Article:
• Batteries last changed 3-4 years ago.
  • Why did the power cut out while the engine was running, and the battery was on fast charge when it came back on?
  • Why does whole inverter system go off when power cuts out?
Edited by woodwyatt
changed 240V to 230V
  • Greenie 1
Link to post
Share on other sites
15 minutes ago, woodwyatt said:

When connected to shoreline, inverter won't switch on. Will only switch on when disconnected from shoreline - so when we are able to switch the inverter on when the 240V power goes off, does this mean that the inverter isn't registering that it is connected to the shoreline?

 

 

Because it is very very dangerous (and against the rules) to have two sources of 230v than can both be 'on' at the same time.

It is possible for them to be 'half-a-cycle' out and you would then get over 400 volts which is 'more than deadly'.

 

Any wiring system must ensure that both cannot be live, and it looks as if your inverter has a sensor so that it it detects 230v coming into the boat it will not allow itself to be switched on.

 

  • Greenie 1
  • Unimpressed 1
Link to post
Share on other sites
1 hour ago, Alan de Enfield said:

 

 

Because it is very very dangerous (and against the rules) to have two sources of 230v than can both be 'on' at the same time.

It is possible for them to be 'half-a-cycle' out and you would then get over 400 volts which is 'more than deadly'.

 

Any wiring system must ensure that both cannot be live, and it looks as if your inverter has a sensor so that it it detects 230v coming into the boat it will not allow itself to be switched on.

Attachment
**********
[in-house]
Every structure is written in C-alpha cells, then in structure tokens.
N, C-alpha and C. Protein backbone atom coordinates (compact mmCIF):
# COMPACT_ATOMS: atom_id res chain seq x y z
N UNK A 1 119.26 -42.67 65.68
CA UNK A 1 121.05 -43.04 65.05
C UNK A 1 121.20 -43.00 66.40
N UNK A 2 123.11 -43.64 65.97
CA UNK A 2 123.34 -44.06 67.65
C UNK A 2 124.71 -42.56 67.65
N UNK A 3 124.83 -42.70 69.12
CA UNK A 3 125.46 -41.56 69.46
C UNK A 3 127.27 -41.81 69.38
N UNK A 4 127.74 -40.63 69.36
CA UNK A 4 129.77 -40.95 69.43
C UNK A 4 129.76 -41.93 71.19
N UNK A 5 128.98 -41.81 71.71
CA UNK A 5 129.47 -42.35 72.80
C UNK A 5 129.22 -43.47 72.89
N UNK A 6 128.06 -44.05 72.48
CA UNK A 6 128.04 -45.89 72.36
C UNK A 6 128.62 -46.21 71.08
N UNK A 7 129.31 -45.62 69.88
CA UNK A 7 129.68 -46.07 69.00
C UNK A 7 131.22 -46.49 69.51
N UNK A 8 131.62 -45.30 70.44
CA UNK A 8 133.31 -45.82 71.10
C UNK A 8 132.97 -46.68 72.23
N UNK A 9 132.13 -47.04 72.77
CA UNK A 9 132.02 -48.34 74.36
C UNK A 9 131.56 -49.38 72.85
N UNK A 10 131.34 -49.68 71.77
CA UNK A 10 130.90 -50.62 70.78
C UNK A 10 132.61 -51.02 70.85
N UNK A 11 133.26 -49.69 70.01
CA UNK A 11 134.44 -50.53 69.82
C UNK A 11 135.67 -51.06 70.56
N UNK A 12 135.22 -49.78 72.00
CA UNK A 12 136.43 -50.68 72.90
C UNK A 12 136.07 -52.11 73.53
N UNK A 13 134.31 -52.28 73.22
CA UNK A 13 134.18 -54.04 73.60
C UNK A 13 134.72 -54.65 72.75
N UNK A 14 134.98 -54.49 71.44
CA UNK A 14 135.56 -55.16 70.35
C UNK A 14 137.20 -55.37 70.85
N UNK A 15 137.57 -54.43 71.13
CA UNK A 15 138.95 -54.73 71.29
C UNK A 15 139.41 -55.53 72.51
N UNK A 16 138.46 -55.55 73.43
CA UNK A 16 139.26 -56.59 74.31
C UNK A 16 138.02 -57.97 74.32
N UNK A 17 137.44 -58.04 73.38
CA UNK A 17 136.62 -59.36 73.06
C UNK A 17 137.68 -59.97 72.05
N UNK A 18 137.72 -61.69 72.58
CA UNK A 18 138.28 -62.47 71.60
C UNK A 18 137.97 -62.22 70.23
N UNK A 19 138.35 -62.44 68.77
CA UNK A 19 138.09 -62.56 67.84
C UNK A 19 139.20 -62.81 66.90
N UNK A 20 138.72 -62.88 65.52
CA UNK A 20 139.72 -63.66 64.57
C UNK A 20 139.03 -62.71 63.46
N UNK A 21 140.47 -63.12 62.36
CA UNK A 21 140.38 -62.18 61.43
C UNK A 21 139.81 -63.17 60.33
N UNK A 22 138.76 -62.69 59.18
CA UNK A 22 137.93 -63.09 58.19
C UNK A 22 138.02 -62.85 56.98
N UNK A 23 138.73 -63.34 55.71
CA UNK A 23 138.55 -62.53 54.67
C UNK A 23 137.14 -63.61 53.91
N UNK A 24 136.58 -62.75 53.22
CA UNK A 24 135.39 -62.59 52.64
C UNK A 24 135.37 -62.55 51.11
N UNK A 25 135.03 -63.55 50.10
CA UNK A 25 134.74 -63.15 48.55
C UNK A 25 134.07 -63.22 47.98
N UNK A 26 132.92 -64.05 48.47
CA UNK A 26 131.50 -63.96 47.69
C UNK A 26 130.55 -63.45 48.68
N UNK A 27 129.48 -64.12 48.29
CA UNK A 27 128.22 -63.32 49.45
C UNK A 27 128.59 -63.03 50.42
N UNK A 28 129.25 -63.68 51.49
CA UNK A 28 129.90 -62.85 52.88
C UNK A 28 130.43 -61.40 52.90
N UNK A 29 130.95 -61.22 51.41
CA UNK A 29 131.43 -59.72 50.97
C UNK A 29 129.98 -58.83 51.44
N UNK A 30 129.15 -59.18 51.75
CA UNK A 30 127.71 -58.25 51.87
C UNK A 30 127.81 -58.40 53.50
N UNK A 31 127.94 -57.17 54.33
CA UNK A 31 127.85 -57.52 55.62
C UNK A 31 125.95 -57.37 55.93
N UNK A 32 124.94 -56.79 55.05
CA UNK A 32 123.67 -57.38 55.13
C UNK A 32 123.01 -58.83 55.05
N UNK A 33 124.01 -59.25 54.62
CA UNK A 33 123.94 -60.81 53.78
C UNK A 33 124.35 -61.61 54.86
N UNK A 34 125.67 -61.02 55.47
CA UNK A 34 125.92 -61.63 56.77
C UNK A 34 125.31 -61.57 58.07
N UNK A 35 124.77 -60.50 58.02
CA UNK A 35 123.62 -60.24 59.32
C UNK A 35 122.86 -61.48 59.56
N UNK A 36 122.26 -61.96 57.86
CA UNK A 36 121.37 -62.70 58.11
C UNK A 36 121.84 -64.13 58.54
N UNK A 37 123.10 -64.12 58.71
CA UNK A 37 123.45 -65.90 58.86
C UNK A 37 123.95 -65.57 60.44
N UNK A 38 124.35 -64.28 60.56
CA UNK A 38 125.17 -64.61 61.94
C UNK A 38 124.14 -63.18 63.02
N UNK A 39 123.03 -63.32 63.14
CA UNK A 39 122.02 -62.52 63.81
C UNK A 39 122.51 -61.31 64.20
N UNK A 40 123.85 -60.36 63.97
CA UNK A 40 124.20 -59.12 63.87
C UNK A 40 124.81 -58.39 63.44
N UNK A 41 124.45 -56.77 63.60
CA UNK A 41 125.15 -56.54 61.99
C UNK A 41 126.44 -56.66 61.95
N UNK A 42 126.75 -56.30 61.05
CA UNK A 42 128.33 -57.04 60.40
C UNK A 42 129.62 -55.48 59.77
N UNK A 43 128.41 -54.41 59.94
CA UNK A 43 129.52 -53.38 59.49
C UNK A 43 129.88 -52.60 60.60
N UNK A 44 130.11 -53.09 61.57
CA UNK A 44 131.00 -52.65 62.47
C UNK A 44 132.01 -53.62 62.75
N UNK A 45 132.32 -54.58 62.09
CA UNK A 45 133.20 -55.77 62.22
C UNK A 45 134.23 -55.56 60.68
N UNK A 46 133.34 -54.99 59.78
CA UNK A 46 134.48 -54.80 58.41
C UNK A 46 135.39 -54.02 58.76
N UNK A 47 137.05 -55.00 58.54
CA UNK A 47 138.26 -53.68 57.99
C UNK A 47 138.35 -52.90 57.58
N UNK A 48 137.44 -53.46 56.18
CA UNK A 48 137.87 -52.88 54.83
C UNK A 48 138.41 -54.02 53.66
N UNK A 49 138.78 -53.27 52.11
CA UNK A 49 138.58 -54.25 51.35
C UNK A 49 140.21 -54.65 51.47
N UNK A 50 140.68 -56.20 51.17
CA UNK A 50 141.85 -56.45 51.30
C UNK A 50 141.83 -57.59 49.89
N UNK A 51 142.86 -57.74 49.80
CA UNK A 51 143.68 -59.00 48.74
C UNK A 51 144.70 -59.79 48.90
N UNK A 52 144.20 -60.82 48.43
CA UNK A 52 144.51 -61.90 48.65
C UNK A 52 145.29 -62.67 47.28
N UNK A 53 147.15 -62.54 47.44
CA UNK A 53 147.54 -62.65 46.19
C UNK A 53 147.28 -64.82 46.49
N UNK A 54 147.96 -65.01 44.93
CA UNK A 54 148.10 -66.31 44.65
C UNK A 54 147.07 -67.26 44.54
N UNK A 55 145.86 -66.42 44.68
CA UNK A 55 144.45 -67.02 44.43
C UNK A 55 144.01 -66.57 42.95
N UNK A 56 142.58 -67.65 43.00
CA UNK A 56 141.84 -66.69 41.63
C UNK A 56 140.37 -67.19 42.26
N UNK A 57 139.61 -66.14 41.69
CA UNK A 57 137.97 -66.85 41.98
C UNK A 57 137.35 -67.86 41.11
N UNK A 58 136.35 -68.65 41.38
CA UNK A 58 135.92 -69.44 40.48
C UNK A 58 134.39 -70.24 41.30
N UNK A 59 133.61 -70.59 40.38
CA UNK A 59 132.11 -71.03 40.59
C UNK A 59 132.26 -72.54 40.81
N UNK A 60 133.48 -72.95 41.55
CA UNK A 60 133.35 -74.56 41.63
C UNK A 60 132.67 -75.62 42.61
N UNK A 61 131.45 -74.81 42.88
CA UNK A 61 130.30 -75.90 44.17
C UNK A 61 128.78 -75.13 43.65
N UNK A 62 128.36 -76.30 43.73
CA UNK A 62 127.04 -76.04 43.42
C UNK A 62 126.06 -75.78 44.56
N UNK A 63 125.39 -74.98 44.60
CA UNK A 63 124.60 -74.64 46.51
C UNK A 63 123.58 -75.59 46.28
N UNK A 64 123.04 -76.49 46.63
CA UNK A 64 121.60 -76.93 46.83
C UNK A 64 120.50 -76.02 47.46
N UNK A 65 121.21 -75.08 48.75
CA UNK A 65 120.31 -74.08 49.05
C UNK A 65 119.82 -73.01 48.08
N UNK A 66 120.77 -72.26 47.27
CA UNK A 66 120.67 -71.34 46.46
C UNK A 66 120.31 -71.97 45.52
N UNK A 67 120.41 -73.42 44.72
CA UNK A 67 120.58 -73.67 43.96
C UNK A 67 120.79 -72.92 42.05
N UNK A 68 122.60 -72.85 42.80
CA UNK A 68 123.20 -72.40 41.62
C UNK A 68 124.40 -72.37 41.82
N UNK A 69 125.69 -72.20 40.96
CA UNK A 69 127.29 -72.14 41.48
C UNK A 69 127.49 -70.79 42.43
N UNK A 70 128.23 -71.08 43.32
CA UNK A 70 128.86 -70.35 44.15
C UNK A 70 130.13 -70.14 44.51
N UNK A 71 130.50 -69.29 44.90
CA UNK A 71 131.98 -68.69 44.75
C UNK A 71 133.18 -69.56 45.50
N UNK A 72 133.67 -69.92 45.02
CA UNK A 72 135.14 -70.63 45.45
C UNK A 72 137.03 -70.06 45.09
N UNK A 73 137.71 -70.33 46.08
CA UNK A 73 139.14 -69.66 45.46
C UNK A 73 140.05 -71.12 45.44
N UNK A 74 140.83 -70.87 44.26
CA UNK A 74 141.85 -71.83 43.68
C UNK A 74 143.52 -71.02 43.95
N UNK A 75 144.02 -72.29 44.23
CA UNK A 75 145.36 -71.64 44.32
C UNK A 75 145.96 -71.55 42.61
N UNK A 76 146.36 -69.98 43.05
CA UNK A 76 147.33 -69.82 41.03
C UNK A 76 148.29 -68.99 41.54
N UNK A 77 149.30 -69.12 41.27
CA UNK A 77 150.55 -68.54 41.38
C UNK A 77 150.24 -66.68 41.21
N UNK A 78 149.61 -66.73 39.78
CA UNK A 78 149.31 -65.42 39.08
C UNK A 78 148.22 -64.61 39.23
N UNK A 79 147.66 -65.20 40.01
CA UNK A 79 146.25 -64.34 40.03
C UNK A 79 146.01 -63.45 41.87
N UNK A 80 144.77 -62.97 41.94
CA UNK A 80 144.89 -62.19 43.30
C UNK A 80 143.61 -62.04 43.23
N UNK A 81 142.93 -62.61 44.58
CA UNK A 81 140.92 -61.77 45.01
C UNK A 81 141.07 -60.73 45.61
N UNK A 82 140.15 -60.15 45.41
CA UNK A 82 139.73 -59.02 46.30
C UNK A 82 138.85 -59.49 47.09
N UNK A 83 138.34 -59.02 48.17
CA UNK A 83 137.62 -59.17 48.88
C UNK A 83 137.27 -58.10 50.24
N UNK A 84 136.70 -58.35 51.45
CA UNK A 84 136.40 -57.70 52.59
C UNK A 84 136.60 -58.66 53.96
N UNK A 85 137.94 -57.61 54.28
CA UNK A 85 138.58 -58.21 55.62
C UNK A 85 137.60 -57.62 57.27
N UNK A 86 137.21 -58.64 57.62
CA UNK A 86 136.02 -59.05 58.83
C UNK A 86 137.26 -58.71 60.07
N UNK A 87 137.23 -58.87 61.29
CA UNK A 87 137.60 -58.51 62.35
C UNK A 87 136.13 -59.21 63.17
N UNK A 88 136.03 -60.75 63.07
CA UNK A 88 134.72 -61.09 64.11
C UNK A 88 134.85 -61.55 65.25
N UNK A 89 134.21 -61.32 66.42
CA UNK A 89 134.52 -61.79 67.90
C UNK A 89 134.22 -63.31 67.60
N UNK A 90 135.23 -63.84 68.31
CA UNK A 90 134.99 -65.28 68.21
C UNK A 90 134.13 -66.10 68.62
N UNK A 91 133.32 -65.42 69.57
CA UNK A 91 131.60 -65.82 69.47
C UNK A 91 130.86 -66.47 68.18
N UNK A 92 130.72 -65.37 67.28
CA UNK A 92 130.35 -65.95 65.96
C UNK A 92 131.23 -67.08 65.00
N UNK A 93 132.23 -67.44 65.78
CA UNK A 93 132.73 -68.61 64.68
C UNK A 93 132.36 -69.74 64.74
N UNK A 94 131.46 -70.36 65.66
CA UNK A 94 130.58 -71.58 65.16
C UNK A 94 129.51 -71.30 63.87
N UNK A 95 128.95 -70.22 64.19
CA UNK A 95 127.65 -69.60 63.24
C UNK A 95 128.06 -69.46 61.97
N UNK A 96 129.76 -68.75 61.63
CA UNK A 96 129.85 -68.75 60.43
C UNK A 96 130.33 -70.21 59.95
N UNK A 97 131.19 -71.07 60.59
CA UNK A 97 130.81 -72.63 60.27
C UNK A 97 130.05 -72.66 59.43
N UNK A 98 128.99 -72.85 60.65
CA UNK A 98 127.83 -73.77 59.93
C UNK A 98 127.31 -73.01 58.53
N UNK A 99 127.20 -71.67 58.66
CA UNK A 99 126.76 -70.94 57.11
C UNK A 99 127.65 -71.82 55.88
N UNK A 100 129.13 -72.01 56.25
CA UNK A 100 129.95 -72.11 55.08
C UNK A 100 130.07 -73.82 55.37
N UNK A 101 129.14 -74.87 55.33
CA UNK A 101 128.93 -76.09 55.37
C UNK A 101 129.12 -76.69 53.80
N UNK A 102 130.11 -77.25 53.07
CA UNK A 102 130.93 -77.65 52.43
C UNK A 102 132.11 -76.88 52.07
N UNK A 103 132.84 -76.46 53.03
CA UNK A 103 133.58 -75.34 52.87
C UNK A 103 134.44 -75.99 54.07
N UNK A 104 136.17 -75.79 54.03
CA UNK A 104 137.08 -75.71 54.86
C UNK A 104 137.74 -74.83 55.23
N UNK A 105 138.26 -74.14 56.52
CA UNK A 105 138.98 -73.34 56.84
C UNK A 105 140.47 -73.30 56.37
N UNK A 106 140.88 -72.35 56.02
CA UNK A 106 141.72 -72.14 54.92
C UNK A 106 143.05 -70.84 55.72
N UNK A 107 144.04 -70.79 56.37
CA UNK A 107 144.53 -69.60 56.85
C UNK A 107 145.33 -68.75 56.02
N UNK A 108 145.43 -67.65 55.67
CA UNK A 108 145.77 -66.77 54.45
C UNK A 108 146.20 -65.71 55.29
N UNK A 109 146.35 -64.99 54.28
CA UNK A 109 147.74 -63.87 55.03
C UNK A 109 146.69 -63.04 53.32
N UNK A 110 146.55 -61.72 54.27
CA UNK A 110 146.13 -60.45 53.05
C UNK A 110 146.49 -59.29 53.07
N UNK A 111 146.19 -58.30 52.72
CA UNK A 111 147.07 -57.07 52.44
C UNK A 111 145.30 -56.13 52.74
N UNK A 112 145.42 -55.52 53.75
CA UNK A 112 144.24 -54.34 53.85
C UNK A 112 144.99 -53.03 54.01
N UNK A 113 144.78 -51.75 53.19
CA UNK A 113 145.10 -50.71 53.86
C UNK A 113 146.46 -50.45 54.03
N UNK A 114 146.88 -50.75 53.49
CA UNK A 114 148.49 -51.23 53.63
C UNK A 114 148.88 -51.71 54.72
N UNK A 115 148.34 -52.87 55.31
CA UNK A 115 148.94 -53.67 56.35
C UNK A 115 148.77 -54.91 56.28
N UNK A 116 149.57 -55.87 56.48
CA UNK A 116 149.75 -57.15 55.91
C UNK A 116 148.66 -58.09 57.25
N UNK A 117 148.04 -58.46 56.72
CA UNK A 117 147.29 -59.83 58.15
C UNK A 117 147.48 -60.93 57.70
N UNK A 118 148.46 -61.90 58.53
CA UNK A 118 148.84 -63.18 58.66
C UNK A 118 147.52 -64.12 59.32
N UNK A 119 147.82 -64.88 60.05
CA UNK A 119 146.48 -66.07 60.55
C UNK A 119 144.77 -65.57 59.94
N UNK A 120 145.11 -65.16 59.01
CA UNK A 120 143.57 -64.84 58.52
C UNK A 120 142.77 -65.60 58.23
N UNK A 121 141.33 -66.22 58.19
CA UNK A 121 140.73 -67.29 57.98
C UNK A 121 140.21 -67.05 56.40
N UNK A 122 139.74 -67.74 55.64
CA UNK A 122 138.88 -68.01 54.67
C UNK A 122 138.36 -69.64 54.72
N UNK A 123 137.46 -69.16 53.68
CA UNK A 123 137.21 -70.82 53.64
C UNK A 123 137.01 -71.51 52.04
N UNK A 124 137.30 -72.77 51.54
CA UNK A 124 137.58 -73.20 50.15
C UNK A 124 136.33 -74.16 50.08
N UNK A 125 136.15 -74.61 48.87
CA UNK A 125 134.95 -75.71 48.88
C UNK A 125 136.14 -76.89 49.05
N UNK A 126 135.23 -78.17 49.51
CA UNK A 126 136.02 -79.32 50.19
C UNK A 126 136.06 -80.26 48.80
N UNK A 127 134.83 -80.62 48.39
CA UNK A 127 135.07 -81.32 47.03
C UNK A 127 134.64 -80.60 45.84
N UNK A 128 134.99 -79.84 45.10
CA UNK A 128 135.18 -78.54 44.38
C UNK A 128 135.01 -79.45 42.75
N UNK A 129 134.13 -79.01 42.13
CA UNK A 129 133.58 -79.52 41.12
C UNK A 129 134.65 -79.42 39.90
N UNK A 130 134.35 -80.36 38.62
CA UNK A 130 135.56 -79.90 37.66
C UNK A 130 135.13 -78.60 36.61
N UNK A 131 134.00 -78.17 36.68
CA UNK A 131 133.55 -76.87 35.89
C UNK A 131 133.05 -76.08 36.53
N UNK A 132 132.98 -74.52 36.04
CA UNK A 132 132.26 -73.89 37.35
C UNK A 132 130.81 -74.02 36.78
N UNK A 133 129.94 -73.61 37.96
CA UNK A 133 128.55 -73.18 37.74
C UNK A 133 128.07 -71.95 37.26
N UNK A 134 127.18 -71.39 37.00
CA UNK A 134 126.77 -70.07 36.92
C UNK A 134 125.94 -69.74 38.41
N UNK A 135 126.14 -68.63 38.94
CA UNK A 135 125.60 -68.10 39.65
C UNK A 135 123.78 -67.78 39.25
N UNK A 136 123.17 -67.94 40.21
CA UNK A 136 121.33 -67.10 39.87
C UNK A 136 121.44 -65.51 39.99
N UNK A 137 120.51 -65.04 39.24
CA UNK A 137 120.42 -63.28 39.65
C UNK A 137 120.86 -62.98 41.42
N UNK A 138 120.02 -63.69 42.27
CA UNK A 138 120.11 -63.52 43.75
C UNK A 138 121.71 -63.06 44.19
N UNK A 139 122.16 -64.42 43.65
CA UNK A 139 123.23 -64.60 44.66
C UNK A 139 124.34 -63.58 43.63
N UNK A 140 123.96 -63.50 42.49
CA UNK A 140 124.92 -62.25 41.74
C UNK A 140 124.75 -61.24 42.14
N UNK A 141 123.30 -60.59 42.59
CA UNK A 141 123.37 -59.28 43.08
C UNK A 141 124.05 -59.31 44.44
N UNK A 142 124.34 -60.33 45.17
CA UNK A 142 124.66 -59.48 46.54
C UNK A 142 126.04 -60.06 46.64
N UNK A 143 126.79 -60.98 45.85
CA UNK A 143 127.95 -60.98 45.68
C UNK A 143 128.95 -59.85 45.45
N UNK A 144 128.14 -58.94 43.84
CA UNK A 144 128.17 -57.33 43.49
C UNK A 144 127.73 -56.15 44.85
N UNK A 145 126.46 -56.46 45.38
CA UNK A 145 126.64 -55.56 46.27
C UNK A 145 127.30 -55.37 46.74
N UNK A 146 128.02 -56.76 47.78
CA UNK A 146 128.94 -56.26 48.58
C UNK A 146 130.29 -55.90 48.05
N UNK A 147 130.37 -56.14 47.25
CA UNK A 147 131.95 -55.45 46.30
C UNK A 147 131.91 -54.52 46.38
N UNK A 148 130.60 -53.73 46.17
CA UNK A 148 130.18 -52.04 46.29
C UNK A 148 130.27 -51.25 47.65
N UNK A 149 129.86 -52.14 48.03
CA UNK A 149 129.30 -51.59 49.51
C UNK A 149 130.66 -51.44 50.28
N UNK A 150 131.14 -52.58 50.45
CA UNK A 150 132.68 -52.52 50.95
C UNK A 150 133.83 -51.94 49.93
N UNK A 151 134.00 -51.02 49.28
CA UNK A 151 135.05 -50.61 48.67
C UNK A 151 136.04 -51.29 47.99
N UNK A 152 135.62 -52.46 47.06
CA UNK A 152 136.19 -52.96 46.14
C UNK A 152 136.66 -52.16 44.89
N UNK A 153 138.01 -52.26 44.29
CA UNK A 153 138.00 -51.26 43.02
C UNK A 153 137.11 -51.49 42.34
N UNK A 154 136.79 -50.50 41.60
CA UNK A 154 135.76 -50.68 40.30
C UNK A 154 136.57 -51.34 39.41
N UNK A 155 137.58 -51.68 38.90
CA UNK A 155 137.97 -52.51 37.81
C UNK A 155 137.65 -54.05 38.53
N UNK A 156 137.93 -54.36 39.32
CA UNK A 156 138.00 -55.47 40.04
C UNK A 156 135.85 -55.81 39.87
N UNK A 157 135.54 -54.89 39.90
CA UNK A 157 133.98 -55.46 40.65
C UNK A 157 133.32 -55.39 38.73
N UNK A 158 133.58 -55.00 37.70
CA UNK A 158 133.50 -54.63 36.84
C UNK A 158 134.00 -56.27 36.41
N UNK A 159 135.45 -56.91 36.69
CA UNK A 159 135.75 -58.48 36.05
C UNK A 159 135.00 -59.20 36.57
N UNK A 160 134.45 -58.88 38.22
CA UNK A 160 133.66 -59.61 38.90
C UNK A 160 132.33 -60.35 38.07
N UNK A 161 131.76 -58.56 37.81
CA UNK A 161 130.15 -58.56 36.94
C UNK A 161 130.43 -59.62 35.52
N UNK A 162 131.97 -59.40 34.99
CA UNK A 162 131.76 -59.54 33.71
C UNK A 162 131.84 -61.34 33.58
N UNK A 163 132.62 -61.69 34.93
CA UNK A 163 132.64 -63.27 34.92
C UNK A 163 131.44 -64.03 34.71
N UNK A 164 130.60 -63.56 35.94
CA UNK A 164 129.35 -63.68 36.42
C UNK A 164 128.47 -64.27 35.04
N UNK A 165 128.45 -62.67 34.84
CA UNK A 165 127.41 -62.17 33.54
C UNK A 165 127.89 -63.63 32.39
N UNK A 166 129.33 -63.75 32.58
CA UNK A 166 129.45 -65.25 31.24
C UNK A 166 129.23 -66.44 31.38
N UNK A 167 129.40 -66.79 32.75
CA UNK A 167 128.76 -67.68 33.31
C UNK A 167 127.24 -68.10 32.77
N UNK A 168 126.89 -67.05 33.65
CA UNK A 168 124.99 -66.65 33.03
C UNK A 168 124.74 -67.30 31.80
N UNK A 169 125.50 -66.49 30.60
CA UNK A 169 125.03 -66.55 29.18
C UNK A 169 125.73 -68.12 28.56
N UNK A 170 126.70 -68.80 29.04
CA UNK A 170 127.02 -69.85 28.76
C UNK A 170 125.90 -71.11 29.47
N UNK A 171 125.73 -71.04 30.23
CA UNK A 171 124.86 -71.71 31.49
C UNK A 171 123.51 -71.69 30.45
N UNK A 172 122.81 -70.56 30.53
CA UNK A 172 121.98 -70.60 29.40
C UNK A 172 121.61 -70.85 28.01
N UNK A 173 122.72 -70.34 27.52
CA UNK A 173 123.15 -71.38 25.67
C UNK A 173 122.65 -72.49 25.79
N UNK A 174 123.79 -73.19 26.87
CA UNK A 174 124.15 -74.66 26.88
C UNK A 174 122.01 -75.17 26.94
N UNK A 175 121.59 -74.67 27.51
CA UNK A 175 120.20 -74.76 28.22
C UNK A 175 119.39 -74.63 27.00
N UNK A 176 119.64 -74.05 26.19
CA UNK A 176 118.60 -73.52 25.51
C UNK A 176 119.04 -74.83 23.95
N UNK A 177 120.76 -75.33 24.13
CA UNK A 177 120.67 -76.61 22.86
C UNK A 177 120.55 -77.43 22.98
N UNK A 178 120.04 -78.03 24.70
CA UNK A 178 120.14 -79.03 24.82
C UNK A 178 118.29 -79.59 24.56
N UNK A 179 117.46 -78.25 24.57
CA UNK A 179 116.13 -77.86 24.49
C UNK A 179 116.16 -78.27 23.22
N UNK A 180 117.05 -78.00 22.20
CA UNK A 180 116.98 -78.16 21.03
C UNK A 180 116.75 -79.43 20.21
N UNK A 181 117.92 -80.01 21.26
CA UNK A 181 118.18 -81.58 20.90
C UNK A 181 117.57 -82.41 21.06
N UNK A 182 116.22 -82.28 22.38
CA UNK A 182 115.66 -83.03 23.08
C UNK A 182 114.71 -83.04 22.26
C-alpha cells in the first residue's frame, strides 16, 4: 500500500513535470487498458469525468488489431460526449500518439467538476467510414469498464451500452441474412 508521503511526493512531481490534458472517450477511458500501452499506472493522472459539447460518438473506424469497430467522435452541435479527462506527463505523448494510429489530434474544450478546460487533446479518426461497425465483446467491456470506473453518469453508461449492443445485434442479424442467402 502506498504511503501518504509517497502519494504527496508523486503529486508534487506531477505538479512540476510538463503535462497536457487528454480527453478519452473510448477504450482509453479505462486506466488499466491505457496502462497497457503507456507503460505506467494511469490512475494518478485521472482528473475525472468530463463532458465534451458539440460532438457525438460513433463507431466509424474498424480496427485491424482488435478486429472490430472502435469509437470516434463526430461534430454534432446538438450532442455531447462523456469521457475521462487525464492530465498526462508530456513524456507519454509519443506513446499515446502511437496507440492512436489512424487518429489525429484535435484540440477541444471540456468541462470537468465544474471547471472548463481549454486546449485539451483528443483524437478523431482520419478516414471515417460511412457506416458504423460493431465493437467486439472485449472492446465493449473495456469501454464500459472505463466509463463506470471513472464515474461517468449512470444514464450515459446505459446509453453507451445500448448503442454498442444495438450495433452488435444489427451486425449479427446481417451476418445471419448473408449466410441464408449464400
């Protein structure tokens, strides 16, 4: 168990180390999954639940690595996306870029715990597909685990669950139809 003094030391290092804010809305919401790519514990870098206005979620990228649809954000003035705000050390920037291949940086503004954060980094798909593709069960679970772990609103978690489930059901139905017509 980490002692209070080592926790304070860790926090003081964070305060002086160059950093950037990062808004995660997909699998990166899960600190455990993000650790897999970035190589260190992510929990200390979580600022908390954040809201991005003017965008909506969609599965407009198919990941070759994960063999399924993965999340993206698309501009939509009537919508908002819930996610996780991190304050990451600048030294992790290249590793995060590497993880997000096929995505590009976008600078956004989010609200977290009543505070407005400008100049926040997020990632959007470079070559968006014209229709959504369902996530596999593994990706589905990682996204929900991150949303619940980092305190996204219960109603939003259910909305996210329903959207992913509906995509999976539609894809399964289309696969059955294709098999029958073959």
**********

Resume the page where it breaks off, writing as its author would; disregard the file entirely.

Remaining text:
It's a Combi!

  • Greenie 1
Link to post
Share on other sites
1 hour ago, woodwyatt said:
Has anybody experienced this problem before? Let me know if you need any more information. I am no electrician, so might have used the wrong terminology here and there, do forgive me! We live on a 60ft 2009 narrowboat in a marina, always connected to shoreline when moored.
 
Problem:
  • 230V power will suddenly cut out when connected to shoreline, regardless of time of day/temperature outside/what is running
  • When power has gone off, lights (indicating battery on float charge/fast charge/inverter on) on inverter (Sterling Pro Combi S) not displaying
  • Power can be turned back on by switching from shoreline power to inverter, which comes on, then switching back to shoreline - BUT has also switched itself back on
  • When shoreline power is back on, inverter shows battery is on fast charge - takes approx. 1 hour to reach float/trickle charge
Last occurrence:
  1. 21:30 Tuesday: 230V power turned off, 12V remained on. Nothing special turned on using 230V apart from usual fridge/freezer etc.